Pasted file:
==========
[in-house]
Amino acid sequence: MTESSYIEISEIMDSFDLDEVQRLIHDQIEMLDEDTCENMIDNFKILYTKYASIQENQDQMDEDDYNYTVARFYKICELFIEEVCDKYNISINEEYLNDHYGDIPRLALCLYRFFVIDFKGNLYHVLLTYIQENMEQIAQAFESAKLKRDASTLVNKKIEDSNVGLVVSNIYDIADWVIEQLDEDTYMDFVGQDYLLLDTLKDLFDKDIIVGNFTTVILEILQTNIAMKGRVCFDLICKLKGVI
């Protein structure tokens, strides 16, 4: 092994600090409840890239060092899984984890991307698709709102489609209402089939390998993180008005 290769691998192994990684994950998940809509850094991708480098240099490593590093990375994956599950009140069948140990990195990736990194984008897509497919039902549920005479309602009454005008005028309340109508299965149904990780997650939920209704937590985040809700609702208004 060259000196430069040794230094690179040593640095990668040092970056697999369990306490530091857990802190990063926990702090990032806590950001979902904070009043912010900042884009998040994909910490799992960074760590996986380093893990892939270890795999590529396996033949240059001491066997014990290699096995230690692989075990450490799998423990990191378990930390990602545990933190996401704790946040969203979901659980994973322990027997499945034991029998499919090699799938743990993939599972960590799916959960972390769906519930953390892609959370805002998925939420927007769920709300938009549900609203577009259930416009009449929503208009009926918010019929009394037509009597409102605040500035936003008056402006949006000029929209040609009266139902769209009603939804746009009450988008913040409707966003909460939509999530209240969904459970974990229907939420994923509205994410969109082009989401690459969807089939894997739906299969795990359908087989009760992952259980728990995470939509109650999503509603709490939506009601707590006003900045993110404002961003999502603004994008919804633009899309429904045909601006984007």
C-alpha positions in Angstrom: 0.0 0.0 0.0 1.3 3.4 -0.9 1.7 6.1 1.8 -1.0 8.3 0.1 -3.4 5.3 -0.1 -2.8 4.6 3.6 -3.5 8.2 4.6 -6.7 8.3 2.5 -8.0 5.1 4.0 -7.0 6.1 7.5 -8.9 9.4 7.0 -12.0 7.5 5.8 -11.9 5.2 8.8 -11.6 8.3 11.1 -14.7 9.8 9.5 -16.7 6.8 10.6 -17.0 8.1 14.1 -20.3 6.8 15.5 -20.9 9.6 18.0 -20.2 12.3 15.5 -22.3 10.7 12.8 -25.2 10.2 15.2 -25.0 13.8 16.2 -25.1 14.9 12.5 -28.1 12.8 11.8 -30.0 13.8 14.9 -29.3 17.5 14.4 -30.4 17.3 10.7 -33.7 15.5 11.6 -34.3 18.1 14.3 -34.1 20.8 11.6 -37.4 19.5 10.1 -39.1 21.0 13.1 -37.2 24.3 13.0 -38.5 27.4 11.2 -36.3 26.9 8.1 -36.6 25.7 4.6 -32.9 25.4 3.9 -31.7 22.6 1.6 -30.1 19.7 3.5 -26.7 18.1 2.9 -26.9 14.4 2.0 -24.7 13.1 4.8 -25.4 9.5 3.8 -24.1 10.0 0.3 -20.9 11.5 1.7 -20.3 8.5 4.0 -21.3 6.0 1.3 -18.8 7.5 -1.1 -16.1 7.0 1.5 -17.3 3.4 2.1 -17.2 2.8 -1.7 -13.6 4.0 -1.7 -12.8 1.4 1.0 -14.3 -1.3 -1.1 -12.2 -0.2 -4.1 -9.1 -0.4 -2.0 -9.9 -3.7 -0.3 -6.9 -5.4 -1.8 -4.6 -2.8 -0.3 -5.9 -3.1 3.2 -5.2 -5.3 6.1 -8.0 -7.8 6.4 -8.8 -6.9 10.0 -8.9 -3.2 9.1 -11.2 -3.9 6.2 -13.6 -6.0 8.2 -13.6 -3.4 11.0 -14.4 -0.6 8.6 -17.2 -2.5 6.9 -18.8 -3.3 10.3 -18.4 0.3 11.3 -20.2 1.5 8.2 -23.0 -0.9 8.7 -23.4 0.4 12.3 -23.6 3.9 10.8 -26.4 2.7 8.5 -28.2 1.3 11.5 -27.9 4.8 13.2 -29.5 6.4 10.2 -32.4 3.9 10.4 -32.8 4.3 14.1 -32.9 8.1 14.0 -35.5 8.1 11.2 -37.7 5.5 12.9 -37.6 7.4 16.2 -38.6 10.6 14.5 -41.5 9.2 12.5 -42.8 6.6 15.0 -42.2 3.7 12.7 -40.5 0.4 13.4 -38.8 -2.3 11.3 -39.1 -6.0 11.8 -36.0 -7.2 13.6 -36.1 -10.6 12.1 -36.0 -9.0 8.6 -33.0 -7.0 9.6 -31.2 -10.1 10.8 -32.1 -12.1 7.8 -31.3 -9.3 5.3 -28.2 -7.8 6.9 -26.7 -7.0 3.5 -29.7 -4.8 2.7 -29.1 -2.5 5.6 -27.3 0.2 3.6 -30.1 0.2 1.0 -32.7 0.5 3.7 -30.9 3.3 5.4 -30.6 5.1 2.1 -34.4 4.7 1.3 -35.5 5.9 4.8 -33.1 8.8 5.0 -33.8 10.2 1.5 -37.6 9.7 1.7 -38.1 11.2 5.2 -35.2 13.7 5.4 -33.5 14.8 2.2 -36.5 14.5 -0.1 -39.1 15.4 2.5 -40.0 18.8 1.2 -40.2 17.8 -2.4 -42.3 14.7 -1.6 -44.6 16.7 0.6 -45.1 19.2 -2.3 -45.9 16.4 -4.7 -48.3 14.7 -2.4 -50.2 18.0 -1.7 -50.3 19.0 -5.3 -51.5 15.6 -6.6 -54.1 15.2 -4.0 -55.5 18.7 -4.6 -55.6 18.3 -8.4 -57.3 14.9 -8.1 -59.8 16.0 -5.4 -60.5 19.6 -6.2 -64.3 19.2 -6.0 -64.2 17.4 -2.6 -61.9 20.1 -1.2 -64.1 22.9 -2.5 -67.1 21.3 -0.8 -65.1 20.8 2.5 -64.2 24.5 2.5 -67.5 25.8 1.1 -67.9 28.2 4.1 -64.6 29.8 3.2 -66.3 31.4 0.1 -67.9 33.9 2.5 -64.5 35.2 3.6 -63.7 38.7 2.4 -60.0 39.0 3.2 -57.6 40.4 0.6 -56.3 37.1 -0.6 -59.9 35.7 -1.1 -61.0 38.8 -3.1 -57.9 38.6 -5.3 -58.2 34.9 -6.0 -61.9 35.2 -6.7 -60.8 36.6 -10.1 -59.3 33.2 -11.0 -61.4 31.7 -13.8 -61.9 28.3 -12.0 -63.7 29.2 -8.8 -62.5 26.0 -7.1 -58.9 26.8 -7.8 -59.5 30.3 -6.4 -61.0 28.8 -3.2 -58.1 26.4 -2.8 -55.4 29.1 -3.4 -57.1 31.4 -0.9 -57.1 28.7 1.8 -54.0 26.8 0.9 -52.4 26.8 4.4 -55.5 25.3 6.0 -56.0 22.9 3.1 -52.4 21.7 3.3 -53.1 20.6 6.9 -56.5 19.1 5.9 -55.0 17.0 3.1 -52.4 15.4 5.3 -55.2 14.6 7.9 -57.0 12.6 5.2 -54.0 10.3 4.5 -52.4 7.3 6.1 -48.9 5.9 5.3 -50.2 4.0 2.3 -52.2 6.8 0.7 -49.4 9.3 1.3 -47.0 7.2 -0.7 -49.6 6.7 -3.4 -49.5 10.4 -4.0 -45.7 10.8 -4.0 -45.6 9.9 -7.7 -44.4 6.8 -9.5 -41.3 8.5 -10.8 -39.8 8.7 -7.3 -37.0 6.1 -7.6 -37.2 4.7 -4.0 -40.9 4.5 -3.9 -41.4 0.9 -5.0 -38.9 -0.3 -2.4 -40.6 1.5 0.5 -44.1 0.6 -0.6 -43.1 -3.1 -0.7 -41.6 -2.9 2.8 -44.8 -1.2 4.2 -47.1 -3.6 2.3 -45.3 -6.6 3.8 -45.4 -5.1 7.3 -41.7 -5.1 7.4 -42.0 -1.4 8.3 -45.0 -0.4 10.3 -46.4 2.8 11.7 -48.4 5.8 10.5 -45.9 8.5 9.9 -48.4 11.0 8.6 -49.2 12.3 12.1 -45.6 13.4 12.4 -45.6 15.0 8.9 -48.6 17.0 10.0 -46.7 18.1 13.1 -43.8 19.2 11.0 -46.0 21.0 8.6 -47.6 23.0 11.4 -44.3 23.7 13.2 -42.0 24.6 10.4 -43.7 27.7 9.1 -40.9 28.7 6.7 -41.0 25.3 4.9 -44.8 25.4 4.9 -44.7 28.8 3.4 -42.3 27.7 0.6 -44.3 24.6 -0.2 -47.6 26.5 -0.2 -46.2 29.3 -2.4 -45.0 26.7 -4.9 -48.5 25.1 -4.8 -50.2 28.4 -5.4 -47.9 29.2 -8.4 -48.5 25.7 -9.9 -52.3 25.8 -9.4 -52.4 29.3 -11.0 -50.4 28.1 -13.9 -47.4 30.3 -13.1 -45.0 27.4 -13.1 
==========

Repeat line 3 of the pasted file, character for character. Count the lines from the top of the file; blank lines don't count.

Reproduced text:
């Protein structure tokens, strides 16, 4: 092994600090409840890239060092899984984890991307698709709102489609209402089939390998993180008005 290769691998192994990684994950998940809509850094991708480098240099490593590093990375994956599950009140069948140990990195990736990194984008897509497919039902549920005479309602009454005008005028309340109508299965149904990780997650939920209704937590985040809700609702208004 060259000196430069040794230094690179040593640095990668040092970056697999369990306490530091857990802190990063926990702090990032806590950001979902904070009043912010900042884009998040994909910490799992960074760590996986380093893990892939270890795999590529396996033949240059001491066997014990290699096995230690692989075990450490799998423990990191378990930390990602545990933190996401704790946040969203979901659980994973322990027997499945034991029998499919090699799938743990993939599972960590799916959960972390769906519930953390892609959370805002998925939420927007769920709300938009549900609203577009259930416009009449929503208009009926918010019929009394037509009597409102605040500035936003008056402006949006000029929209040609009266139902769209009603939804746009009450988008913040409707966003909460939509999530209240969904459970974990229907939420994923509205994410969109082009989401690459969807089939894997739906299969795990359908087989009760992952259980728990995470939509109650999503509603709490939506009601707590006003900045993110404002961003999502603004994008919804633009899309429904045909601006984007």